I'm not sure how many times I've eaten fast food in my lifetime. I would guess the actual number would at least be in the hundreds, if not thousands. Scary, ain't it? However, I know, that each and every time I shove a McDonald's hamburger into my mouth, there's a chance I would be utterly grossed out if I knew every detail of the gritty journey that burger took on its way into my stomach.

Though Richard Linklater's Fast Food Nation isn't due to hit theaters until the fall, its premiere at the Cannes Film Festival is already conjuring up thoughts of protests and controversy. McDonald's has prepared a fierce campaign against the ideas presented in the film, just as it did after Morgan Spurlock's Super Size Me. While Spurlock's documentary caused damage to the fast food industry, all but eliminating the super-size option and forcing chains to provide a healthier menu, he was but one man on the outside of an enormous monster. Fast Food Nation, although fictionalized for the screen, will delve much deeper and certainly has the potential to significantly damage the Happy Meal.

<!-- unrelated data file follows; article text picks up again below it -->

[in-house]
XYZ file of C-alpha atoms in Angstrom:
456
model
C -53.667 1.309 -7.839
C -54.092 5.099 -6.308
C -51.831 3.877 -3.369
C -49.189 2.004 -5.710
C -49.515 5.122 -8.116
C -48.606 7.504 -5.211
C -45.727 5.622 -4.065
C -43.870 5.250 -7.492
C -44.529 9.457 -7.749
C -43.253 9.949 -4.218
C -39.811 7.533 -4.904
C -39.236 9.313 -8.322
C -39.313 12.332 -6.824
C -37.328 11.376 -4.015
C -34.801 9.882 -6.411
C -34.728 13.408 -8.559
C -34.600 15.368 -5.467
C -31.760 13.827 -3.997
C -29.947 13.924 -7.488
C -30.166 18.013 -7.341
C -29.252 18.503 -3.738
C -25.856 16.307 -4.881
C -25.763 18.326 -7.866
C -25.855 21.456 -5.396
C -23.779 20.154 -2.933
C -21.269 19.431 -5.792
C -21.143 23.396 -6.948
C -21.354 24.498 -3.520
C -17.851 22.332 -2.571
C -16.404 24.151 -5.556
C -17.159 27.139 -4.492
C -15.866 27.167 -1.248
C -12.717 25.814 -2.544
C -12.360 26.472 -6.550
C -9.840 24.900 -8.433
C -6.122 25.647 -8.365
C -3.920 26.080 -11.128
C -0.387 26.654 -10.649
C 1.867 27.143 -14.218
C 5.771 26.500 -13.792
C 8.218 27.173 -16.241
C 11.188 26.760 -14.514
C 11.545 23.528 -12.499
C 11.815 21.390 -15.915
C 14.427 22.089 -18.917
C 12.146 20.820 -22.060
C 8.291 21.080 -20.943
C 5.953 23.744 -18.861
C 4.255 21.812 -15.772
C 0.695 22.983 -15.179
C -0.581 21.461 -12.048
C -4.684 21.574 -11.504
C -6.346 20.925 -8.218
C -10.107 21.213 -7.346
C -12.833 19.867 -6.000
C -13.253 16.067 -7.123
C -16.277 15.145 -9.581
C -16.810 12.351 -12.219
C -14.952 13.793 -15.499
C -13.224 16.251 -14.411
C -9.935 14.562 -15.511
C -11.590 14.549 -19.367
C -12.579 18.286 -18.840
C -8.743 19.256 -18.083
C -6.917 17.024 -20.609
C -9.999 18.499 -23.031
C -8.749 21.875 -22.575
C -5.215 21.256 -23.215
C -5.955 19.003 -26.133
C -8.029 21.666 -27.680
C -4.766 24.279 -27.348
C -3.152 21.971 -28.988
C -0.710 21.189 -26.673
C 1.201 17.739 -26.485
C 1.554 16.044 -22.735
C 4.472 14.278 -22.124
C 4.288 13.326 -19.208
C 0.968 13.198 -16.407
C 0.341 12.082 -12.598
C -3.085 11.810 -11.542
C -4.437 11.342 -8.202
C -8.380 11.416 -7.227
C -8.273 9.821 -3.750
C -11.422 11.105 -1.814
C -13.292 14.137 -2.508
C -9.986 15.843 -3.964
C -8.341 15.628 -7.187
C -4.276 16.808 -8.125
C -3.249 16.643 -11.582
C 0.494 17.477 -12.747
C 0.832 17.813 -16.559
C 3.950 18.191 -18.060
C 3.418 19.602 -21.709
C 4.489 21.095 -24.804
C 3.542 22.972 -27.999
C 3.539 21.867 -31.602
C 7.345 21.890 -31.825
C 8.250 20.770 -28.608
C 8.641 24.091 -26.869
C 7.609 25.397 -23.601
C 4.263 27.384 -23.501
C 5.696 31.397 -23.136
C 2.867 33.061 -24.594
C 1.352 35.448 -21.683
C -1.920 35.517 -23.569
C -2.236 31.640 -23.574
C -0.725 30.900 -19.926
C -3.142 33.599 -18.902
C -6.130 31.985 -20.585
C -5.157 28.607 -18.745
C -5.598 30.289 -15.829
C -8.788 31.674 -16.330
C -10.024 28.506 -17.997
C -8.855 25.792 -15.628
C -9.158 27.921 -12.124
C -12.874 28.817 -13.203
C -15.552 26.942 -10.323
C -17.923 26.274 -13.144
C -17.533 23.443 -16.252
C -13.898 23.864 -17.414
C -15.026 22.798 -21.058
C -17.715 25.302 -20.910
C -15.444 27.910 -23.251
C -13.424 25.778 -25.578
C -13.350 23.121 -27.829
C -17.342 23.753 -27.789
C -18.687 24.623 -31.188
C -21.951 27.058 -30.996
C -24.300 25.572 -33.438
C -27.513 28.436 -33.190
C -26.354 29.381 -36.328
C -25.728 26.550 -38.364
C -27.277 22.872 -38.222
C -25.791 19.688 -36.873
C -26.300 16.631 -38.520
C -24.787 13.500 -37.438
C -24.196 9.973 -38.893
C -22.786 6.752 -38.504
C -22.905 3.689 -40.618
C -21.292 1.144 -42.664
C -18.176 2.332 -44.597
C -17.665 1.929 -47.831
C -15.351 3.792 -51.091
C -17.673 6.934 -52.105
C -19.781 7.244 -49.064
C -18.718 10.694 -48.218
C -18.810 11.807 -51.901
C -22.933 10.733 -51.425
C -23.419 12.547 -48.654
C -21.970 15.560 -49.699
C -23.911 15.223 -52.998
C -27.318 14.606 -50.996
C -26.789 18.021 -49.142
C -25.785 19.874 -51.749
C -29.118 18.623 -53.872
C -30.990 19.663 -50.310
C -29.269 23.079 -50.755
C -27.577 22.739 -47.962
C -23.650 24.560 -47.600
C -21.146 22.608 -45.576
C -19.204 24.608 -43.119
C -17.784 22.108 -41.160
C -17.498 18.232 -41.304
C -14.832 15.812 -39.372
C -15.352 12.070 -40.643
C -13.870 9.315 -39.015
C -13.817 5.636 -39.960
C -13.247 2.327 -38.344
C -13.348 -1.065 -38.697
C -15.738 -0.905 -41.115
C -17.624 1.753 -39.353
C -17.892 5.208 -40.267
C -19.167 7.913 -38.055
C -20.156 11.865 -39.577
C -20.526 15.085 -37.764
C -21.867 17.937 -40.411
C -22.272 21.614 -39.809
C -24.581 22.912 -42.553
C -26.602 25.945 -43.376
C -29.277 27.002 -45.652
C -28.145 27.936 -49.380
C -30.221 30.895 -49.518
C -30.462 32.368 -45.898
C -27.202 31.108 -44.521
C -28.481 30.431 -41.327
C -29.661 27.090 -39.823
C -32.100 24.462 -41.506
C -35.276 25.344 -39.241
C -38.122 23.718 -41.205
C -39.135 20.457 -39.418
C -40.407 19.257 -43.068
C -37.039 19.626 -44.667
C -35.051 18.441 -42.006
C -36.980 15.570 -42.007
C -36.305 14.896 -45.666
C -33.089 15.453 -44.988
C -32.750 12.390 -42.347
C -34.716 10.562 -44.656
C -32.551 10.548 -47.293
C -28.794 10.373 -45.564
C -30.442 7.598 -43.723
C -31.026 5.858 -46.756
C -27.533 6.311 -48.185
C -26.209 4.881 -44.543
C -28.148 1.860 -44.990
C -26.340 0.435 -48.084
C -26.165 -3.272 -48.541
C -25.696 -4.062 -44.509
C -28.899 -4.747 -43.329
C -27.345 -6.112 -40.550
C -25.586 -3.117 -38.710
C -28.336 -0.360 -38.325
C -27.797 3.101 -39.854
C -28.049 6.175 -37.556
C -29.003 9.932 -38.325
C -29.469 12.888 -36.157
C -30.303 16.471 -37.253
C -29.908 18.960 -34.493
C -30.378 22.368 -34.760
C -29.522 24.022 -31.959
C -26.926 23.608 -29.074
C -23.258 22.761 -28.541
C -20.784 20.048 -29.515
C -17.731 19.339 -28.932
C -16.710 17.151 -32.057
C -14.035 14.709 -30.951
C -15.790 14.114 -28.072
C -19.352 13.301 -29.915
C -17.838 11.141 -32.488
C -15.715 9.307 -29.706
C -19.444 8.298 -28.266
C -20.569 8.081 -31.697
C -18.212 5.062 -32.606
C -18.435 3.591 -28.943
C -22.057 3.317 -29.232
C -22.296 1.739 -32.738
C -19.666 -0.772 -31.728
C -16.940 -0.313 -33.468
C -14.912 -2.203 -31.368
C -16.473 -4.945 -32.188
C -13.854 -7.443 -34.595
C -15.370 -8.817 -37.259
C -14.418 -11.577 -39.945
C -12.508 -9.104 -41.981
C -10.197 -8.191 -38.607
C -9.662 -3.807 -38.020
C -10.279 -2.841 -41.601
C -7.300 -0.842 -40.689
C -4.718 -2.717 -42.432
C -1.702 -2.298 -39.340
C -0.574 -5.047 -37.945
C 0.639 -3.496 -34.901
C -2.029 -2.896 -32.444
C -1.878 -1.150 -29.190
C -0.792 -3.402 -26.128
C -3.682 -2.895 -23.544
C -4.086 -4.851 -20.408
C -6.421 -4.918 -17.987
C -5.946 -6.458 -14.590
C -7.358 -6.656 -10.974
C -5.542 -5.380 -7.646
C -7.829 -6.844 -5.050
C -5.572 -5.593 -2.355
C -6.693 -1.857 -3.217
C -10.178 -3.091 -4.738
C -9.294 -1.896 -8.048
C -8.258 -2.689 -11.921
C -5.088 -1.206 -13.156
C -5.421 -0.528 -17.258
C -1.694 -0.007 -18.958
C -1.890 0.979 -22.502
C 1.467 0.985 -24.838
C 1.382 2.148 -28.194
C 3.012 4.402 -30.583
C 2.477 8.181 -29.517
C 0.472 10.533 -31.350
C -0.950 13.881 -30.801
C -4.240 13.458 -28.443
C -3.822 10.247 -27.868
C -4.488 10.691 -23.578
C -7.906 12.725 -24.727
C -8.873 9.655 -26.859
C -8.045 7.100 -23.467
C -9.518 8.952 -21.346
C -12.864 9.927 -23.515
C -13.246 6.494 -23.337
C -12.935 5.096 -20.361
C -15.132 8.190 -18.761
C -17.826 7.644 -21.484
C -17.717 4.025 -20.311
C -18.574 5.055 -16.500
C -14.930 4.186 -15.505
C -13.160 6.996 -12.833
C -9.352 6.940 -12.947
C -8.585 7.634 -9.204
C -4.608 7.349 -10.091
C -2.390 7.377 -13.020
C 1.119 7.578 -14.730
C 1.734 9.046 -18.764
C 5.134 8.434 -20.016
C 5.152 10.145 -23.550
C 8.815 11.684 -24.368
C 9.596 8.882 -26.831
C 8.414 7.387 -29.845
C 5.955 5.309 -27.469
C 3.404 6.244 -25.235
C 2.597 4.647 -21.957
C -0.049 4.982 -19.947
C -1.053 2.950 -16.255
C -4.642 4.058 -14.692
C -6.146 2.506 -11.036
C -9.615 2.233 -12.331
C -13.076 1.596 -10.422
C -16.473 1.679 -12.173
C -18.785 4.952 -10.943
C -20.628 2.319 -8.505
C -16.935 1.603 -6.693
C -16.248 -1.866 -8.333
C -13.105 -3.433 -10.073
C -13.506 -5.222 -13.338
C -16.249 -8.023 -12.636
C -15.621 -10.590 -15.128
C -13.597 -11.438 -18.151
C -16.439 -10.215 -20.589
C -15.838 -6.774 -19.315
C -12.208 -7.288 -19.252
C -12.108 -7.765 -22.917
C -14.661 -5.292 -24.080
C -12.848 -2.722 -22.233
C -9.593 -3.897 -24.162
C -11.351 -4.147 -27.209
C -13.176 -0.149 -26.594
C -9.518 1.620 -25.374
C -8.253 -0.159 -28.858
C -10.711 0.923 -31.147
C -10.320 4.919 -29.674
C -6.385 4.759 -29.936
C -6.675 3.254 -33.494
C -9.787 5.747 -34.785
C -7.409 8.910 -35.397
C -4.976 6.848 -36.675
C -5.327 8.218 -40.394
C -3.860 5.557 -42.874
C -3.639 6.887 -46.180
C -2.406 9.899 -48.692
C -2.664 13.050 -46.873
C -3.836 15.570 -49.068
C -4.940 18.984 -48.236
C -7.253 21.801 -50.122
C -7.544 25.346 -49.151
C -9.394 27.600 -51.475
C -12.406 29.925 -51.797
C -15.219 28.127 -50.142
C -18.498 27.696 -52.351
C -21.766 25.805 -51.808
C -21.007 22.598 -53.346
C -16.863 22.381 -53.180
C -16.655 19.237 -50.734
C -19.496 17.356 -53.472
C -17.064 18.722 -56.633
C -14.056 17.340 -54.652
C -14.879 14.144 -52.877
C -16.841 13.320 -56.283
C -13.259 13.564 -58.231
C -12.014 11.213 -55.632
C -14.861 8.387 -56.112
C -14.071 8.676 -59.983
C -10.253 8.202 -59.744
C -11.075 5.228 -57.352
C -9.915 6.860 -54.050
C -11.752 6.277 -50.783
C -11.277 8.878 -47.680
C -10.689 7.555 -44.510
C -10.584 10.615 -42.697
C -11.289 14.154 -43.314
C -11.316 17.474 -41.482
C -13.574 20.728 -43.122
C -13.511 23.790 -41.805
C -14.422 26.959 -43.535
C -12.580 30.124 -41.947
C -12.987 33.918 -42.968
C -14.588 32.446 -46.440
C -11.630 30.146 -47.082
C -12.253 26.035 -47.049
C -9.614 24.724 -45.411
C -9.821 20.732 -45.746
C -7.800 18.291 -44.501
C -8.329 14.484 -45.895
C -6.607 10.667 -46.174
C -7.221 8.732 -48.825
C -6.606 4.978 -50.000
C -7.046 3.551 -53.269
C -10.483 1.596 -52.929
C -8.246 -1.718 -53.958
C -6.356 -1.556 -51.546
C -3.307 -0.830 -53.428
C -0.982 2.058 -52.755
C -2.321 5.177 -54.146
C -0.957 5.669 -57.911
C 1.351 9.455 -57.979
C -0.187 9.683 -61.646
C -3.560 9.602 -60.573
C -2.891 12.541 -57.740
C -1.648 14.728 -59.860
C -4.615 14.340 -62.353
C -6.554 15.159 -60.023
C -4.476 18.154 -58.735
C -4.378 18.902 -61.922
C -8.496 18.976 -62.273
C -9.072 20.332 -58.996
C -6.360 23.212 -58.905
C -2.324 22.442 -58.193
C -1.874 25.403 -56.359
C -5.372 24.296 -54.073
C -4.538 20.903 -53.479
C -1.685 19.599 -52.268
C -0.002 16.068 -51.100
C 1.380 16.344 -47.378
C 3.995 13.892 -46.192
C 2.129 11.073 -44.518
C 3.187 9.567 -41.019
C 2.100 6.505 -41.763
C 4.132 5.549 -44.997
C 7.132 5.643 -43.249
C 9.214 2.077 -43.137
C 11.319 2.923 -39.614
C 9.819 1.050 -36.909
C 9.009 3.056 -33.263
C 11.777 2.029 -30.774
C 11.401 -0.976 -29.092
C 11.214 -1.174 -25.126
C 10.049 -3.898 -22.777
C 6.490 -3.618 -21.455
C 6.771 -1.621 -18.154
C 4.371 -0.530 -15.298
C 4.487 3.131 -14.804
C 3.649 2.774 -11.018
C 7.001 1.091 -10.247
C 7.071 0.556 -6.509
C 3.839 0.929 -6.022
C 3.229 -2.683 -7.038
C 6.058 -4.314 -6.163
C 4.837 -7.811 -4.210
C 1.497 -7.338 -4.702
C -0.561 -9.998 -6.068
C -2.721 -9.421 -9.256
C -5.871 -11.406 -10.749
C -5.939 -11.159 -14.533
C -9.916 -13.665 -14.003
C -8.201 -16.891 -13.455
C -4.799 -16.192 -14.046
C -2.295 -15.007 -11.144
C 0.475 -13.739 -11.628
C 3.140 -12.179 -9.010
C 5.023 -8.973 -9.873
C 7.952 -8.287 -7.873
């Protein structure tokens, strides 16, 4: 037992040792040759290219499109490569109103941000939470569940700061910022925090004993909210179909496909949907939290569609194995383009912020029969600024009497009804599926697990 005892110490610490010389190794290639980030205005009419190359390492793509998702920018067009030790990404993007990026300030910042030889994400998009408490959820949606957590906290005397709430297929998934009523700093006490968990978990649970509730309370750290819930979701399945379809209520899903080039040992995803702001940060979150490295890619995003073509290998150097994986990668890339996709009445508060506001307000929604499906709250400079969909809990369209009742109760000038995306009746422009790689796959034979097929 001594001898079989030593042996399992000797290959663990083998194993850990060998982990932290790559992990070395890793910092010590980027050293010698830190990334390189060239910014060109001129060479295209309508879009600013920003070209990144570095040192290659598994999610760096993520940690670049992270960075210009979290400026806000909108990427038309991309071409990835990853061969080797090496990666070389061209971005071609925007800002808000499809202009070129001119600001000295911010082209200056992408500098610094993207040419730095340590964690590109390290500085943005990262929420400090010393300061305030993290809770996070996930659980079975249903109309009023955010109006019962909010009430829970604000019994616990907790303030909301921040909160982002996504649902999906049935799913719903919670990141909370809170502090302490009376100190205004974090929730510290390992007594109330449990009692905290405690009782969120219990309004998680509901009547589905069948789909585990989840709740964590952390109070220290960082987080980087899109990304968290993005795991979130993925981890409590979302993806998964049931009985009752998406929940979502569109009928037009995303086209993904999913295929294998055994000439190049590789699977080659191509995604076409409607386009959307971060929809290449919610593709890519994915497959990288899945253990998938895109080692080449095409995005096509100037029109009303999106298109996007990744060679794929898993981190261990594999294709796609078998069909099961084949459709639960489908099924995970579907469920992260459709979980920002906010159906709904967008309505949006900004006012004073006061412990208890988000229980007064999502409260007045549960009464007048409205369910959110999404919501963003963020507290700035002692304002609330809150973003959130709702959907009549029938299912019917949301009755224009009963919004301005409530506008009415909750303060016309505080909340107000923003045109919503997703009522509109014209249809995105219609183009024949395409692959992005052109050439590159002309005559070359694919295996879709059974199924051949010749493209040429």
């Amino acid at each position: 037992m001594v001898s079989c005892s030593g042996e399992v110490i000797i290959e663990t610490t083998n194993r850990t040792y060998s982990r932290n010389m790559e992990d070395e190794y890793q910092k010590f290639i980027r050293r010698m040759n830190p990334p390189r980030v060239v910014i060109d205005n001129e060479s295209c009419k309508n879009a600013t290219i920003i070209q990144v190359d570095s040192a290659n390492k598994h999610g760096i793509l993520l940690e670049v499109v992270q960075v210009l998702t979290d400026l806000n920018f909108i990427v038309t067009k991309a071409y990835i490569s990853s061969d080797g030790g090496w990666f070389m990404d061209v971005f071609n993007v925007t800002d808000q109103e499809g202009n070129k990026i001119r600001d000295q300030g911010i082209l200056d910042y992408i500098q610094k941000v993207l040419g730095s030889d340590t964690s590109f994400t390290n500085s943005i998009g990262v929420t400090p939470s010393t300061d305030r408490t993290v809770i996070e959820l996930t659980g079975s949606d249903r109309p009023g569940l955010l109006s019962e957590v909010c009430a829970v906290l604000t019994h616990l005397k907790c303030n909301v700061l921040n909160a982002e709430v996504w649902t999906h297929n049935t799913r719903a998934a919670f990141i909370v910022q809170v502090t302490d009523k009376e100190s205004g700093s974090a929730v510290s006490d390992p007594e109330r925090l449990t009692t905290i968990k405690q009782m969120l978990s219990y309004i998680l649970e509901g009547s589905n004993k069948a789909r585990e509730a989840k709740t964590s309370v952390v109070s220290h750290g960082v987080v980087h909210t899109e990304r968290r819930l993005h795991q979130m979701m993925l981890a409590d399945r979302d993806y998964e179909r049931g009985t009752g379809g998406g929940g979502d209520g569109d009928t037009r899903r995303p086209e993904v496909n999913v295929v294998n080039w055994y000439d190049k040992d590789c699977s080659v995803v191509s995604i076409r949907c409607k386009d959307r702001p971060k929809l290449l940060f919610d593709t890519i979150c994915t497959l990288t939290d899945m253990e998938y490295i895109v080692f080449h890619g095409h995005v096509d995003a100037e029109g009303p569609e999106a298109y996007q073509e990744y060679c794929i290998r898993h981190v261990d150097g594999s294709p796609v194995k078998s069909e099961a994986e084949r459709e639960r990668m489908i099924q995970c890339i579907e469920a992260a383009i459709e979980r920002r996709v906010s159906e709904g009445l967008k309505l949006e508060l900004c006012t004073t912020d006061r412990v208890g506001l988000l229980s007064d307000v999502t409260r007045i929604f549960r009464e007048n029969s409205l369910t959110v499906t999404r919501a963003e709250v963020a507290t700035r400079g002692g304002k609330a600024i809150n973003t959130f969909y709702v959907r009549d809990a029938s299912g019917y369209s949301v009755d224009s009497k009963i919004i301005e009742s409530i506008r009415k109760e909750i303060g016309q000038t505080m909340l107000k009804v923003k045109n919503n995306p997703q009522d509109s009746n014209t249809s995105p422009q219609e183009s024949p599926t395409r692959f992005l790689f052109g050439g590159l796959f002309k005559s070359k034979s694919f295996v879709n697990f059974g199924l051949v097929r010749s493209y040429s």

But is it worth it? There's obviously a demand for fast food throughout the world and, ever since Spurlock's adventure, the industry really has made a conscious effort to step up the health factor. Look, the point's been made -- eat this stuff at your own risk. We know this. We understand it. Is there more to say?

So, I ask you: Should we or should we not just leave the fast food industry alone?